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How to maximise inheritance tax relief from a discretionary trust

Ann Christian | How to maximise inheritance tax relief from a discretionary trust

Has a family member passed away, leaving a rather long and complicated discretionary trust in their will? Don’t lose their tax-free allowance! Ann Christian, a partner in our personal law team explains how you can maximise inheritance tax relief from a discretionary trust.

What are discretionary trusts and why are they created?

A discretionary trust is a flexible arrangement that allows the executors of a will to manage the distribution of the deceased family member’s assets to their beneficiaries.

If the trust you are dealing with was made before October 2007, this may have been set up for inheritance tax saving purposes. Having this sort of trust could (under the tax rules then in force) save perhaps £100,000 of inheritance tax, so it was definitely worth doing!

The tax rules then changed so that a widow(er) (referred to as the widow in this article but the rules apply equally to widowers) could use their late spouse’s tax-free allowance, also known as the nil rate band or NRB. The widow’s executors would then need to claim that first allowance after her death.

What happens if the trust is not dealt with?

This change was good news for most families, but some overlooked the trust that was still in the will, and on the first death transferred all the assets to the widow. Often that is what everyone wants to happen and seems like the easiest way to deal with the estate.

The complication arises when on the widow’s subsequent death, her executors need to claim her late spouse’s NRB as it is not automatically applied. If his will contained the trust and it was not wound up after his death, his unused tax allowance is not available to transfer.

If the family did not deal with the trust at the time (and many families are unaware of the need to do so), this means that all the assets are in the widow’s name and therefore subject to tax, but there is no NRB from her late spouse to set off against them.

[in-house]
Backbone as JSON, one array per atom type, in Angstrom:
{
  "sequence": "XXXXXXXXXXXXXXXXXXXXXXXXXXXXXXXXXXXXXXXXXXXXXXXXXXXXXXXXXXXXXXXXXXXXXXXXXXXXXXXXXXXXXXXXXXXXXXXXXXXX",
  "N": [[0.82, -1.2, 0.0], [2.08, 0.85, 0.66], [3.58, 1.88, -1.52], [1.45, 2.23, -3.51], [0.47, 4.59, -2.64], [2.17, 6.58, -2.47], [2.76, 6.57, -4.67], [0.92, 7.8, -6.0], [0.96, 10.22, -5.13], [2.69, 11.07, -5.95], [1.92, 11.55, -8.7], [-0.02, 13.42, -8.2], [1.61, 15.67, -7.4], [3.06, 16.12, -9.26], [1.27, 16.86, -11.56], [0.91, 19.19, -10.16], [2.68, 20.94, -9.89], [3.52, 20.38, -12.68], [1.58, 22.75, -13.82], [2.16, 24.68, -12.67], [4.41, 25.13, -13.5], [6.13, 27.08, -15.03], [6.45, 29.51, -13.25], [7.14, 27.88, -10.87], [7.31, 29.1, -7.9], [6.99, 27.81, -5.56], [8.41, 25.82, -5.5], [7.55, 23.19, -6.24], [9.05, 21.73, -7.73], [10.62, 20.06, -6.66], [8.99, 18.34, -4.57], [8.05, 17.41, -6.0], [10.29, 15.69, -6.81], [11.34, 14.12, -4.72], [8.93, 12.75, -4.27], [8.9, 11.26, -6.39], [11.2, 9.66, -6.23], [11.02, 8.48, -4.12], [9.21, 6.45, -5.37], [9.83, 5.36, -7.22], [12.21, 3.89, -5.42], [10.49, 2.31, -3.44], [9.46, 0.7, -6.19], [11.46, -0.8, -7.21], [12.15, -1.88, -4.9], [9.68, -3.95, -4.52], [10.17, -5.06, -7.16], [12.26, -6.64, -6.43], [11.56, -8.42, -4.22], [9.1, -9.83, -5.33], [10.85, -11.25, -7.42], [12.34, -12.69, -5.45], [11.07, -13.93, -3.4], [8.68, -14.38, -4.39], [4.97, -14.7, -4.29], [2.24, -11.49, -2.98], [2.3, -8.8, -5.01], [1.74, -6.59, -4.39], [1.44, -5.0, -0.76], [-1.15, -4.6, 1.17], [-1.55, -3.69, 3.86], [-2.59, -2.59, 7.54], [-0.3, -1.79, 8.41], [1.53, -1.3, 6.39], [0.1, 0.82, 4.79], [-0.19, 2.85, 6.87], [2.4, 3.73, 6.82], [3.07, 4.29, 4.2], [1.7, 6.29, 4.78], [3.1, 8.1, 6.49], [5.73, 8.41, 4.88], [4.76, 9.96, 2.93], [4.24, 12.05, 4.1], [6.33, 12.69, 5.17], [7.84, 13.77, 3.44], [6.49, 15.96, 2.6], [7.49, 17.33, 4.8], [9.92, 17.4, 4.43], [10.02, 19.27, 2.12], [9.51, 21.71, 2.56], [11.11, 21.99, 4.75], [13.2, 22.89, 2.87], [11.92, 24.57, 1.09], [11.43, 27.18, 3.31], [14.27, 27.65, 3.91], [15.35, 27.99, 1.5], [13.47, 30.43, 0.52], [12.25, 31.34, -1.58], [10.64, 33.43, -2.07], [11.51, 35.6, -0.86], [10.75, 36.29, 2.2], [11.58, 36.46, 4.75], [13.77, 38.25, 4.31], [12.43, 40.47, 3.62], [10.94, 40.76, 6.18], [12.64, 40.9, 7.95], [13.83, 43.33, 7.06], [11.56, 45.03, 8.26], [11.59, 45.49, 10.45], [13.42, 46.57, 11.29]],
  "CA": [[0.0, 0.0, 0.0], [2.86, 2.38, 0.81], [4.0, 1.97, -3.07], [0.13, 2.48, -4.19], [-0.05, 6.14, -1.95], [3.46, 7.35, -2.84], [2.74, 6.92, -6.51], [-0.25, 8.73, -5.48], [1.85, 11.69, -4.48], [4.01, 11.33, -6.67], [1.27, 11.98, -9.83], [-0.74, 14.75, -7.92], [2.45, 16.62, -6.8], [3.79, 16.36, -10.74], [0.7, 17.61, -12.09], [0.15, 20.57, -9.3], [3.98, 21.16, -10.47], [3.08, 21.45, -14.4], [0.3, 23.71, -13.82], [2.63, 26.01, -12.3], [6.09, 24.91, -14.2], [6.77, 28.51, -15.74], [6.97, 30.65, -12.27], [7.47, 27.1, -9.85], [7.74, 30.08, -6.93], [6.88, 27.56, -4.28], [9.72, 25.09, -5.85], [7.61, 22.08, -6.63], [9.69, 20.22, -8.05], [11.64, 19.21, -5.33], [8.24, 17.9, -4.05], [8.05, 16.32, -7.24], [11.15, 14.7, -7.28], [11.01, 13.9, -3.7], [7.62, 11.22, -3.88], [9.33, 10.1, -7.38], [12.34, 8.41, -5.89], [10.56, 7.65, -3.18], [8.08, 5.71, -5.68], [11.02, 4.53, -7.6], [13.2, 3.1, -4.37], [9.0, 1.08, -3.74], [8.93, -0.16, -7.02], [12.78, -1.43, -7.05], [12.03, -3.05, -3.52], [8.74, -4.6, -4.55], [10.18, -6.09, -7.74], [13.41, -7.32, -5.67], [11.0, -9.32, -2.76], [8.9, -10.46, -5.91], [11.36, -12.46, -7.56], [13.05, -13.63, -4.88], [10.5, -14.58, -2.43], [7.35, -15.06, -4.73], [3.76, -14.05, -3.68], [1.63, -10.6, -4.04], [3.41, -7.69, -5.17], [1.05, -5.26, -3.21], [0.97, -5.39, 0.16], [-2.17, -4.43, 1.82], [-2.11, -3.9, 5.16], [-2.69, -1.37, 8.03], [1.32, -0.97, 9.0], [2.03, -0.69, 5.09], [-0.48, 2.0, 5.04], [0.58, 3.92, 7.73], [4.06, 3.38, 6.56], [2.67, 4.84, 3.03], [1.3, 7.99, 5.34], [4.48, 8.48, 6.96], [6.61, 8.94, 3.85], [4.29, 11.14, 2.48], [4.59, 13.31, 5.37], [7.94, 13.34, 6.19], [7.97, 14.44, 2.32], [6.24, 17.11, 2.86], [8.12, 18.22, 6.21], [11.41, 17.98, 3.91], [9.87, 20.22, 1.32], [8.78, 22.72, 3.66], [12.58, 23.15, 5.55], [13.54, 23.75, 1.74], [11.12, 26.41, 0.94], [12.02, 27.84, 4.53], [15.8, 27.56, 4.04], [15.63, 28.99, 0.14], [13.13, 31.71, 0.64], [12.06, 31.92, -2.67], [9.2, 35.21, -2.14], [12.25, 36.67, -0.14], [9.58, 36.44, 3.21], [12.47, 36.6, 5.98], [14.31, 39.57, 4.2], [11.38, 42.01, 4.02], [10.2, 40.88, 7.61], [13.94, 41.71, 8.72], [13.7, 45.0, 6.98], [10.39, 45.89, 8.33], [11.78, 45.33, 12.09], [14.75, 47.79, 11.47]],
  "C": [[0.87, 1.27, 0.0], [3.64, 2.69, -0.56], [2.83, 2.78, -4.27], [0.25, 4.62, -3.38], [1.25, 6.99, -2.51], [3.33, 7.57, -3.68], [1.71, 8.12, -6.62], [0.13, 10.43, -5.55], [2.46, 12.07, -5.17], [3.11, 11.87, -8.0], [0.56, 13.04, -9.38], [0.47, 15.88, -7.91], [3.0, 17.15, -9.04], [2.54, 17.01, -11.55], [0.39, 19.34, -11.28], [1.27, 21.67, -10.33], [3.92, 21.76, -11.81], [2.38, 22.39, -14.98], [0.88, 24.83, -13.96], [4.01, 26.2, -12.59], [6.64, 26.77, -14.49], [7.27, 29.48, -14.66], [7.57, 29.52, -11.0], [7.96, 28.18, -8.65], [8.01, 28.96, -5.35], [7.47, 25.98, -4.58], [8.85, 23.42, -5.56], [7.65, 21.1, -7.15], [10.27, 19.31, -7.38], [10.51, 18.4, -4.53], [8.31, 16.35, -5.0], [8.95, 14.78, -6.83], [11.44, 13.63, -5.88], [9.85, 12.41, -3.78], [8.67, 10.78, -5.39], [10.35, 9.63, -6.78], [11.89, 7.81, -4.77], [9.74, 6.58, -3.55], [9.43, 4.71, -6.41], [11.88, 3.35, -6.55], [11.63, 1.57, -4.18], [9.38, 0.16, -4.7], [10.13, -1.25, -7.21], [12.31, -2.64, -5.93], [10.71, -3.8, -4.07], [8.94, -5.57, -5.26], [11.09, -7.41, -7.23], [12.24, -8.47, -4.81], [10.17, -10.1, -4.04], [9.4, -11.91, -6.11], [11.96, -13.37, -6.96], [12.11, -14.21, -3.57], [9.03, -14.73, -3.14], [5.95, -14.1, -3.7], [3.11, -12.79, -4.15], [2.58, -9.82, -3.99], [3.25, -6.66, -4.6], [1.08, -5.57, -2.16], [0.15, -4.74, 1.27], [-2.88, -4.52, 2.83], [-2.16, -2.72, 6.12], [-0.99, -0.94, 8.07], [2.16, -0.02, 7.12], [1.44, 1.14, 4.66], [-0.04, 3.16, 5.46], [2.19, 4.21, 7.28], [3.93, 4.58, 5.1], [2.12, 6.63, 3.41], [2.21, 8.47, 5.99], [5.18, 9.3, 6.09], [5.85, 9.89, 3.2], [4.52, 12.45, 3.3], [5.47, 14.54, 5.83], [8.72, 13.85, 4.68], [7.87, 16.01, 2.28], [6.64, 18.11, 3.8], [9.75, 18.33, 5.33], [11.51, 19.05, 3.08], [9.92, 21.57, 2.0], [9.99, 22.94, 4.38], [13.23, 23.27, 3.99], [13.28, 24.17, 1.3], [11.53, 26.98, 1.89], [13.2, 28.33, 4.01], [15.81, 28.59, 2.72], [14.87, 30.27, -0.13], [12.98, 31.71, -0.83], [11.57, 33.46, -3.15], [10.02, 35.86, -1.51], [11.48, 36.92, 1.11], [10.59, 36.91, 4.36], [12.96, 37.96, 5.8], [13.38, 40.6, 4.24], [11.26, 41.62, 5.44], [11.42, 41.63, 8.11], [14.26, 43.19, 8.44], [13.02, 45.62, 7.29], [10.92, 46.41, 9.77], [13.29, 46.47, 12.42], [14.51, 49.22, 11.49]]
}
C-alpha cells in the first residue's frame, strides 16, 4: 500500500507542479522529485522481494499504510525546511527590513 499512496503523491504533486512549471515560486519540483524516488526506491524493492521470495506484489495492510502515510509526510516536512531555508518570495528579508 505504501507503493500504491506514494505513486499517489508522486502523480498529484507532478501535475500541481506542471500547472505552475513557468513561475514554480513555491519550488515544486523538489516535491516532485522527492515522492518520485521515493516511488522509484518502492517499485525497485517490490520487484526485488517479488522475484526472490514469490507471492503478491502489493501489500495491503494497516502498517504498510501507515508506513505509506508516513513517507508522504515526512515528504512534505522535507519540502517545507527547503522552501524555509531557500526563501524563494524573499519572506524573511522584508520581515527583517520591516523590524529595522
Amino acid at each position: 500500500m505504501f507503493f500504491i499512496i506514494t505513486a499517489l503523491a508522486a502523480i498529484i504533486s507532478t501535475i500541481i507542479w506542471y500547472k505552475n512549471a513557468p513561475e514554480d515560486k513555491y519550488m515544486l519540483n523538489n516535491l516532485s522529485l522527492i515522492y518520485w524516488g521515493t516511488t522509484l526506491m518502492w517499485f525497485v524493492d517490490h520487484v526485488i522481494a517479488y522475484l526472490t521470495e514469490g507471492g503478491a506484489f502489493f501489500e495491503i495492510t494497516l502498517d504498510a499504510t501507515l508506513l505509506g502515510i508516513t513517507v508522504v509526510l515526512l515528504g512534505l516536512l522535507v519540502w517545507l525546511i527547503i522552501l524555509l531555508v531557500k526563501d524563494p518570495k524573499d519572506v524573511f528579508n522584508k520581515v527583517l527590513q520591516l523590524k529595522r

Is it still possible to benefit from this inheritance tax relief?

If you are in this situation, don’t worry - we can help!

If your late spouse set up a discretionary trust in their will, talk to the executors of your will. Explain that they will be entitled to the tax-free allowance that your spouse left when you die, but they will need to speak to a solicitor so that they can benefit.

If you are an executor of the widow and it has been less than two years since the first spouse died, it may be possible to bring the trust to an end and ensure that the tax-free allowance is preserved for future use.

We can still help if you are outside this time limit. We can discuss with you what has happened, then advise how best to arrange matters so the tax reliefs are maximised.

How can Ann help you?

Ann Christian is a partner in our personal law team based in Ilkley, who has a wealth of experience helping clients to plan for the future and protect their assets. She and her team have helped many families that have been in this situation and offer an expert, fixed-fee service to assist.

If you are looking to maximise inheritance tax relief from a discretionary trust or require any other assistance in relation to wealth, inheritance and estates, contact Ann on 01943 885 782 or at ku.oc1713731257.fcl@1713731257naits1713731257irhca1713731257.

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